Last night I came face to face – sort of – with a very old friend. Brother Thomas Finbar Beausang – or wee Beau, as he was endearingly called by those of us he taught in St. Mary’s grammar school in Barrack Street and then on the Glen Road, was a renowned Irish language activist.
His bust now proudly adorns the entrance to Gael Arás Mhic Ardghail, an Irish language cultural centre in Newry.
Gael Áras Mhic Ardghail is the culmination of a huge amount of work by the Newry branch of Conradh na Gaeilge, in co-operation with Newry and Mourne Council; An Ciste Infheistíocha Gaeilge and many others.
I was there to say a few words at the formal opening, in part because of the role Sinn Féin played in securing a £20 million package of funding for the Irish language from the British government at Hillsborough Castle in 2010. £8 million of this has gone to An Ciste Infheistíocha Gaeilge.
The Ciste provides capital funding for Irish language projects like Gael Arás Mhic Ardghail and many others across the north. Its role is to sustain and assist the development of Irish language communities; provide financial support and fund capital projects which will create jobs, and to develop cultural hubs.
But before our time stalwart language activists, including those in the Newry Gaelic League, campaigned and pioneered for decades for language rights, including the right to education through Irish.
The Newry Branch was especially active. In its early days it helped establish the famous Omeath Feis in 1902; it helped found Coláiste Bhríde Ó Méith in 1912 where Pearse, it is reported, composed a draft of the Irish Proclamation; it appointed the first full-time, salaried Gaelic League travelling teacher in Ireland, an múinteor taistil from South Armagh Francis Nugent; and it encouraged the gaelicisation of the local press, especially the newly founded ‘Frontier Sentinel’ (1904).
The Newry Gaelic League also collaborated with Killeavy and Omeath Gaelic Leaguers in erecting what are believed to be the first Irish language road signs on the island at the Corr na Muclach junction half-way between Newry and Omeath.
After partition the unionist regime at Stormont discriminated against and actively oppressed the Irish language and culture. However, in the 1930s and 1940s, the Newry Urban Council, again in direct defiance of unionism, erected new bilingual street signage at James Connolly Park and Michael Mallin Park.
And, it was Newry and Mourne District Council who appointed Ireland’s first local government Irish Language Development Officer in Maolcholaim Scott.
So, Newry and its hinterland, which straddles the border, has a proud history of promoting the Irish language. This is the context for Gael Áras Mhic Ardghail and its role as a provider of Irish medium education, art, music, debate, and the promotion of Irish culture and heritage.
It is an exceptional building, well designed and constructed. At its heart is the family home of the McArdle family who in an exceptional and generous gesture donated it to this project. But it has been expanded to include exhibition space and class rooms.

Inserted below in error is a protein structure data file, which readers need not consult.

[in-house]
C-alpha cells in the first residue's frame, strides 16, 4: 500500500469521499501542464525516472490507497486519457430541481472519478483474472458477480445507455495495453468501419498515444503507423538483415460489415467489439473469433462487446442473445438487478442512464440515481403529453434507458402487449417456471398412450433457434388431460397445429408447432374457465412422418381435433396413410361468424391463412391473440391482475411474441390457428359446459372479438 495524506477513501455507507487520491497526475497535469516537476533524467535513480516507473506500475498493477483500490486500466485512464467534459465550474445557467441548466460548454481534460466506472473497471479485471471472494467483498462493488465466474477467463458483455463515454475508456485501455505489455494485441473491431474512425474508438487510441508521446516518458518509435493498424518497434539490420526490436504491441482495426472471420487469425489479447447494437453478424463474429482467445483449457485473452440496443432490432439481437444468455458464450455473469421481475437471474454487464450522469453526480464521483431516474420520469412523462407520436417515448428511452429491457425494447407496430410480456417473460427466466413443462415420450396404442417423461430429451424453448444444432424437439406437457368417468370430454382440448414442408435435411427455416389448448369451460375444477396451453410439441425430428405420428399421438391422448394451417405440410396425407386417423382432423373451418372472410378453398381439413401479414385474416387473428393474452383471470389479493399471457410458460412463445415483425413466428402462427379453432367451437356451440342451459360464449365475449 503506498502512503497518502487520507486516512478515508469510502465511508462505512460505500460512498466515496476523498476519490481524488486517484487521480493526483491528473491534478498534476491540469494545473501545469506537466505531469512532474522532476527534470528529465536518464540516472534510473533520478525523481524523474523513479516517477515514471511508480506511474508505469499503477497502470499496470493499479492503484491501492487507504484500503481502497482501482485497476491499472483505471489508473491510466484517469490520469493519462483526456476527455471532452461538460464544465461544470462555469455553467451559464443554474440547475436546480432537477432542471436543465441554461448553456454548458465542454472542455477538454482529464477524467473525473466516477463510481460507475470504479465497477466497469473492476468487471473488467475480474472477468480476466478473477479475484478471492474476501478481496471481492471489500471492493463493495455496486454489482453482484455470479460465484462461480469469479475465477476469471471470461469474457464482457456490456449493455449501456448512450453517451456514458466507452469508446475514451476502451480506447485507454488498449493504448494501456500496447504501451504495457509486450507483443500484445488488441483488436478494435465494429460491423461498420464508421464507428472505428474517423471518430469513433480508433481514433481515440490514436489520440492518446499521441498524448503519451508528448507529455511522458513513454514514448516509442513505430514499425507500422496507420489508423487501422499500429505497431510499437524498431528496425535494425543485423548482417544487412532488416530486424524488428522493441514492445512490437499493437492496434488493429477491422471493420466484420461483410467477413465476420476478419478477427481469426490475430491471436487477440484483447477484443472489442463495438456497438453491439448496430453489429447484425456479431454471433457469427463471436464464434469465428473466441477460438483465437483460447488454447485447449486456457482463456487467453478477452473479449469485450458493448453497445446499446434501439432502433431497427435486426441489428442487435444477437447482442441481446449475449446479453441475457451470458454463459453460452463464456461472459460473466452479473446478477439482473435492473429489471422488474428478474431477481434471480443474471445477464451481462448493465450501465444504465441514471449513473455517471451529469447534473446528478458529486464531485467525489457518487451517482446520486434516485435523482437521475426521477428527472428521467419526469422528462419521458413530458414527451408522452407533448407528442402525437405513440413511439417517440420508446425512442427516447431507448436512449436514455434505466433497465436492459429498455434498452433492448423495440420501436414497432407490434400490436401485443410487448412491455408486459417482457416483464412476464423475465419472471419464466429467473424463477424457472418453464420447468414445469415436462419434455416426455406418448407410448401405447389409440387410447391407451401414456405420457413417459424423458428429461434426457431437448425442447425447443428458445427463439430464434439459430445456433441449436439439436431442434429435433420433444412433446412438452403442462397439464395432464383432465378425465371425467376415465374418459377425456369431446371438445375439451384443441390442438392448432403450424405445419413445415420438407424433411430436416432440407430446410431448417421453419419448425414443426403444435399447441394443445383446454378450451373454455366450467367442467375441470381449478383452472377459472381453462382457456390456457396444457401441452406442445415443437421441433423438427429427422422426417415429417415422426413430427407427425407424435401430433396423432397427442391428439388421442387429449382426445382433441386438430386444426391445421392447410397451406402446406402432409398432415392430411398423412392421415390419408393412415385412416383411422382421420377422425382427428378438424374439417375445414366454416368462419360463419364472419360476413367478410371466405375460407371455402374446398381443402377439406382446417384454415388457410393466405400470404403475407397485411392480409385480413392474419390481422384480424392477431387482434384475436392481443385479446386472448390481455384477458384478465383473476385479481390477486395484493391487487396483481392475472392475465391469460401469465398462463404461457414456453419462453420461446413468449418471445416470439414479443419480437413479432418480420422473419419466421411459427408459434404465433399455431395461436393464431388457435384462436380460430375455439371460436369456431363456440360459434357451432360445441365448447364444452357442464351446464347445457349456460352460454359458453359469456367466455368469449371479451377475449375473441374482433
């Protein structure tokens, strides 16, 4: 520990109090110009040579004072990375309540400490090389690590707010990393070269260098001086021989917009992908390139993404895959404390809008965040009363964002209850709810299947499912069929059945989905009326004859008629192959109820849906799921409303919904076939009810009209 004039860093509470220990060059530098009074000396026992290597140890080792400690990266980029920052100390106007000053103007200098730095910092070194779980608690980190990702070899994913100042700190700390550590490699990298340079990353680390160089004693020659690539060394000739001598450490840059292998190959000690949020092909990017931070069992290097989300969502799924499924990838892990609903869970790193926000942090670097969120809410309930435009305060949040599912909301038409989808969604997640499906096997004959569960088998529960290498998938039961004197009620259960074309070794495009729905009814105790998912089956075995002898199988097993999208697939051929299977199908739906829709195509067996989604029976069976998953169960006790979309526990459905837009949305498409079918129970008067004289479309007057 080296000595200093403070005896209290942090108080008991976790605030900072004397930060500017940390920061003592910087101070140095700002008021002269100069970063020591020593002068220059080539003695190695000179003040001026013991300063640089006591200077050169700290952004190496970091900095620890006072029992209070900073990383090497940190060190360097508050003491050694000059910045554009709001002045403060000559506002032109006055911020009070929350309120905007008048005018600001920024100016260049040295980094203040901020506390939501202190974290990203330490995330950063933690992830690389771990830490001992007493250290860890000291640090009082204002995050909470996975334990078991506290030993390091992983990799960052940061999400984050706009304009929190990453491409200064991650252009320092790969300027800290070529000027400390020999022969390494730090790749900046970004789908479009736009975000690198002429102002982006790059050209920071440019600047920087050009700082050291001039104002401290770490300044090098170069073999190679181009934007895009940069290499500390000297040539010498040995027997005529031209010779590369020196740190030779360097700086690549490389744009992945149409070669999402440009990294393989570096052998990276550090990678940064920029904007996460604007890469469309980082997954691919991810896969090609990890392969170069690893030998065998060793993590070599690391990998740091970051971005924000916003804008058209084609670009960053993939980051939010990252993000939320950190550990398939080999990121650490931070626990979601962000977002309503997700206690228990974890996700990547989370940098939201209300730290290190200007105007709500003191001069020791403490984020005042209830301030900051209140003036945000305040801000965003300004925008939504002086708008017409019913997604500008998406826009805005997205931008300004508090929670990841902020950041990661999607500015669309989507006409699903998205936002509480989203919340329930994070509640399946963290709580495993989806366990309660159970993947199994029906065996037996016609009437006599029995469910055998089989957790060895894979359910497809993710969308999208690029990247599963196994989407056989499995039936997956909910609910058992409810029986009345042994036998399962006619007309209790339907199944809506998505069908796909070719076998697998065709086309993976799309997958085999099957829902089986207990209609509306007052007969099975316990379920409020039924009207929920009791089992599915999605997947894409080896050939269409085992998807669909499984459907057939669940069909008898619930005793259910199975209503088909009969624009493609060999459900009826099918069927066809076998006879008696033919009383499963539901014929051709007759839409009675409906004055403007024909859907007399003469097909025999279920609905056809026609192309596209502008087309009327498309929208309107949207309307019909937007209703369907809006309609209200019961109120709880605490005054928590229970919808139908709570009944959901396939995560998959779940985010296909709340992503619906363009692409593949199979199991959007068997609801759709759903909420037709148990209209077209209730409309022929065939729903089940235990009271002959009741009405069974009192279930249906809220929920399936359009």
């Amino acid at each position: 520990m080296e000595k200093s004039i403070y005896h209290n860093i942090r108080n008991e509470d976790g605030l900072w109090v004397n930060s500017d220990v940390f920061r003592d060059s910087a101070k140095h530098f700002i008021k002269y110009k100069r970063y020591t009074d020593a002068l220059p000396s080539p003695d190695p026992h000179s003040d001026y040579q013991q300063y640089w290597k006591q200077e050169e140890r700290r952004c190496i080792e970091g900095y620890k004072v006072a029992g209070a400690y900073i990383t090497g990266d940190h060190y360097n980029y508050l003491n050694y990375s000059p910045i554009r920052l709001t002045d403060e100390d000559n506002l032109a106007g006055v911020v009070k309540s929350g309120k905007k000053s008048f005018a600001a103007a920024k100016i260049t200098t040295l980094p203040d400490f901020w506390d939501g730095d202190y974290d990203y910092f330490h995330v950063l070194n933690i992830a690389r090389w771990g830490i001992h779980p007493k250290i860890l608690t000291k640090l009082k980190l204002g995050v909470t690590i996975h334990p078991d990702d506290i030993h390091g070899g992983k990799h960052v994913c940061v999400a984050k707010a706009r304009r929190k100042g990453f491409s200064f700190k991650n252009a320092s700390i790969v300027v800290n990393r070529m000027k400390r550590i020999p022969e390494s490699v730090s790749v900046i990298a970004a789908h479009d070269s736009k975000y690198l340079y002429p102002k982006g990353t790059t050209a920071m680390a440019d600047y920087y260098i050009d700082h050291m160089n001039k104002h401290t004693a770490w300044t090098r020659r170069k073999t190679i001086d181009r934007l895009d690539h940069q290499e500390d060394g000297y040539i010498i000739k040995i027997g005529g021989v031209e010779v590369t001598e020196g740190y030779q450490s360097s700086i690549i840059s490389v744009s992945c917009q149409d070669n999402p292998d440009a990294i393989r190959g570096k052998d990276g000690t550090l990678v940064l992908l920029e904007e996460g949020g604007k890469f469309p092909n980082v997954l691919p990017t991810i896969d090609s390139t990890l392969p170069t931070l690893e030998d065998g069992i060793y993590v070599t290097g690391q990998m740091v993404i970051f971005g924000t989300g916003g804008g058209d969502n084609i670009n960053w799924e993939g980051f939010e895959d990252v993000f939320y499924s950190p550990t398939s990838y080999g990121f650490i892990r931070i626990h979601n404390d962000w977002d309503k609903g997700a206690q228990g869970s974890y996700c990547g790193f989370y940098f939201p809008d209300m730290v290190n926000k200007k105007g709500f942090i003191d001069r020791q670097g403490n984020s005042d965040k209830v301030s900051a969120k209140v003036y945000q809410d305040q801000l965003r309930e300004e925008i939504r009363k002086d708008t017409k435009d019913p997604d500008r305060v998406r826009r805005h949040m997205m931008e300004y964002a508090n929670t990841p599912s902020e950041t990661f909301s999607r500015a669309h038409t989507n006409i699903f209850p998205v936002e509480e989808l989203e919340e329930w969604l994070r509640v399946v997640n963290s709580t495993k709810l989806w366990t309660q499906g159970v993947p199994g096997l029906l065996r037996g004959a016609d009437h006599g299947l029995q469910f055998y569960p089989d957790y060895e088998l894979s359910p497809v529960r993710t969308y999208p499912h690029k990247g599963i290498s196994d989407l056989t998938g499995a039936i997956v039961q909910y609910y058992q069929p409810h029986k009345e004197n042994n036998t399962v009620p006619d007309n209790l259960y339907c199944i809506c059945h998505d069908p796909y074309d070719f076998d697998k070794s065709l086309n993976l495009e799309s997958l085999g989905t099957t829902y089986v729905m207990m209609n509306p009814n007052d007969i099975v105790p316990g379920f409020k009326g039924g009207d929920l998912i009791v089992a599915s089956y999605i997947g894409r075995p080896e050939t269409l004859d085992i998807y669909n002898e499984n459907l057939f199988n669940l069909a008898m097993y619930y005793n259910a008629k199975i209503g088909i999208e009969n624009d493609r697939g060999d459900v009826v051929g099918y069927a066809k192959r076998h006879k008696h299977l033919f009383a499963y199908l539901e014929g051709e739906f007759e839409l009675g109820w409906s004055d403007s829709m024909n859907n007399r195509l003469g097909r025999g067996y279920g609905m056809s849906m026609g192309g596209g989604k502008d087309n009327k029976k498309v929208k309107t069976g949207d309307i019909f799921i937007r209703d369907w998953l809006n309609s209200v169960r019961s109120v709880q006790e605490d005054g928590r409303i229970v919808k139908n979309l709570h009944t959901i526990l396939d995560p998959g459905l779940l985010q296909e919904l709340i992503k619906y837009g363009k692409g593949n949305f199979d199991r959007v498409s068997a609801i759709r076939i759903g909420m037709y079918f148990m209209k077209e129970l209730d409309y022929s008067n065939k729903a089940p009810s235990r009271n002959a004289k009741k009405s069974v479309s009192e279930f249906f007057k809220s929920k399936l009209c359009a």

Audience at formal opening of Gael Áras Mhic Ardghail
As you enter the foyer there is an old desk, similar to those we had in Barrack Street and on a pedestal behind – as if looking over the pupils shoulder – is Brother Beau. The bust is a very good likeness of the man. And it is entirely appropriate that it should greet visitors as they enter Gael Arás Mhic Ardghail, not just because this is originally the site of St. Patrick’s – the first Christian Brothers school in Newry, but also because Brother Beau was such an influential figure in Irish language circles over many years.
He was a part of my experience of learning Irish. My own interest in the language began when I started primary school at St. Finian’s De La Salle School on the Falls Road.
However it was St. Mary’s Grammar School run by the Christian Brothers which really bonded me to the language. And Brother Beausang was a big part of that with his summer breaks to the Donegal Gaeltacht.
My next real opportunity to extend my limited knowledge of the language was in prison.
Political prisoners, particularly in the cages of Long Kesh, created Irish language communities in prison – Gaeltacht huts – where they lived and breathed the language each day.
And because we had political status we were permitted Irish language text books. It was there that Bobby Sands learned Irish.
Subsequently, many of these prisoners and others who had been interned continued with their work on the language when they were released. Later when the cages were replaced by the H Blocks and when the Irish language became the daily language of most of the protesting prisoners at that time, this had a huge impact on the consciousness, particularly of young working-class nationalists.
When prisoners were released from the Blocks, many of them brought the language skills and teaching methods they had learned back into their communities conducting classes in pubs, clubs, community centres and homes.
But it was Irish language stalwarts like Brother Beau who helped keep the language alive in the north during the bad days. For that he will be fondly remembered by all of us who knew him.
Brother Beau is also remembered in far off places. Another person who was taught by him was catholic priest Kevin McGarry. Just over a decade ago when Father McGarry opened a school in the town of Embulbul, just outside greater Nairobi, in Kenya, he decided to name it after Brother Beausang. A fine gesture for a great teacher.